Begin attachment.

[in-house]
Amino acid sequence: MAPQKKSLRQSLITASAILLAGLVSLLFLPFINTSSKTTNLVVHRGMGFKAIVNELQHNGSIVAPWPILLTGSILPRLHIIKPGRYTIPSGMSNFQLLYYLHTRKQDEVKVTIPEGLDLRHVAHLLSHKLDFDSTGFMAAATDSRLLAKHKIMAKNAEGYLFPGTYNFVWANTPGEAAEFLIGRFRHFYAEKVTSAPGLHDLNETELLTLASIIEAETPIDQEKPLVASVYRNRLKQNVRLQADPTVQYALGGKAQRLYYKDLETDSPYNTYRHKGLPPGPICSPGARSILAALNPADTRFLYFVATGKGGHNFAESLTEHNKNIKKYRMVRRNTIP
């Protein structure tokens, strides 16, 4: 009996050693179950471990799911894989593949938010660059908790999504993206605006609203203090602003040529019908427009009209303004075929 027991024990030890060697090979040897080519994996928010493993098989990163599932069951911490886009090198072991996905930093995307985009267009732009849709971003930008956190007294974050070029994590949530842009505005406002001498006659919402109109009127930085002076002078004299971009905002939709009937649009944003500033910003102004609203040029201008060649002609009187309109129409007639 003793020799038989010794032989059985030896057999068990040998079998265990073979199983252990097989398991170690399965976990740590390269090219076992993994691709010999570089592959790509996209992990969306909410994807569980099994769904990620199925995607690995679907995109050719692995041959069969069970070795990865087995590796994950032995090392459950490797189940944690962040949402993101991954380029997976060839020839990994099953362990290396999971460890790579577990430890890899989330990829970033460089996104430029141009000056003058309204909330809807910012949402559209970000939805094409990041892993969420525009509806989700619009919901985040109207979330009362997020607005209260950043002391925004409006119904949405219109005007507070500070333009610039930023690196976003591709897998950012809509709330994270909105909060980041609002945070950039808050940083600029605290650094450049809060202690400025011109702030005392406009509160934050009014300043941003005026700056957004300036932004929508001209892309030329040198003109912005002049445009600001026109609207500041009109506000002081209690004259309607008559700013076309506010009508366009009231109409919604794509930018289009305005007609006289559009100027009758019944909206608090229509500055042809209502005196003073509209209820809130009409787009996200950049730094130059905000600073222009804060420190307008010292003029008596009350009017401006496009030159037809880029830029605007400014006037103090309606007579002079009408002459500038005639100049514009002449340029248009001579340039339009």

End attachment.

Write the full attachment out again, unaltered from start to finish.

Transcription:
[in-house]
Amino acid sequence: MAPQKKSLRQSLITASAILLAGLVSLLFLPFINTSSKTTNLVVHRGMGFKAIVNELQHNGSIVAPWPILLTGSILPRLHIIKPGRYTIPSGMSNFQLLYYLHTRKQDEVKVTIPEGLDLRHVAHLLSHKLDFDSTGFMAAATDSRLLAKHKIMAKNAEGYLFPGTYNFVWANTPGEAAEFLIGRFRHFYAEKVTSAPGLHDLNETELLTLASIIEAETPIDQEKPLVASVYRNRLKQNVRLQADPTVQYALGGKAQRLYYKDLETDSPYNTYRHKGLPPGPICSPGARSILAALNPADTRFLYFVATGKGGHNFAESLTEHNKNIKKYRMVRRNTIP
């Protein structure tokens, strides 16, 4: 009996050693179950471990799911894989593949938010660059908790999504993206605006609203203090602003040529019908427009009209303004075929 027991024990030890060697090979040897080519994996928010493993098989990163599932069951911490886009090198072991996905930093995307985009267009732009849709971003930008956190007294974050070029994590949530842009505005406002001498006659919402109109009127930085002076002078004299971009905002939709009937649009944003500033910003102004609203040029201008060649002609009187309109129409007639 003793020799038989010794032989059985030896057999068990040998079998265990073979199983252990097989398991170690399965976990740590390269090219076992993994691709010999570089592959790509996209992990969306909410994807569980099994769904990620199925995607690995679907995109050719692995041959069969069970070795990865087995590796994950032995090392459950490797189940944690962040949402993101991954380029997976060839020839990994099953362990290396999971460890790579577990430890890899989330990829970033460089996104430029141009000056003058309204909330809807910012949402559209970000939805094409990041892993969420525009509806989700619009919901985040109207979330009362997020607005209260950043002391925004409006119904949405219109005007507070500070333009610039930023690196976003591709897998950012809509709330994270909105909060980041609002945070950039808050940083600029605290650094450049809060202690400025011109702030005392406009509160934050009014300043941003005026700056957004300036932004929508001209892309030329040198003109912005002049445009600001026109609207500041009109506000002081209690004259309607008559700013076309506010009508366009009231109409919604794509930018289009305005007609006289559009100027009758019944909206608090229509500055042809209502005196003073509209209820809130009409787009996200950049730094130059905000600073222009804060420190307008010292003029008596009350009017401006496009030159037809880029830029605007400014006037103090309606007579002079009408002459500038005639100049514009002449340029248009001579340039339009």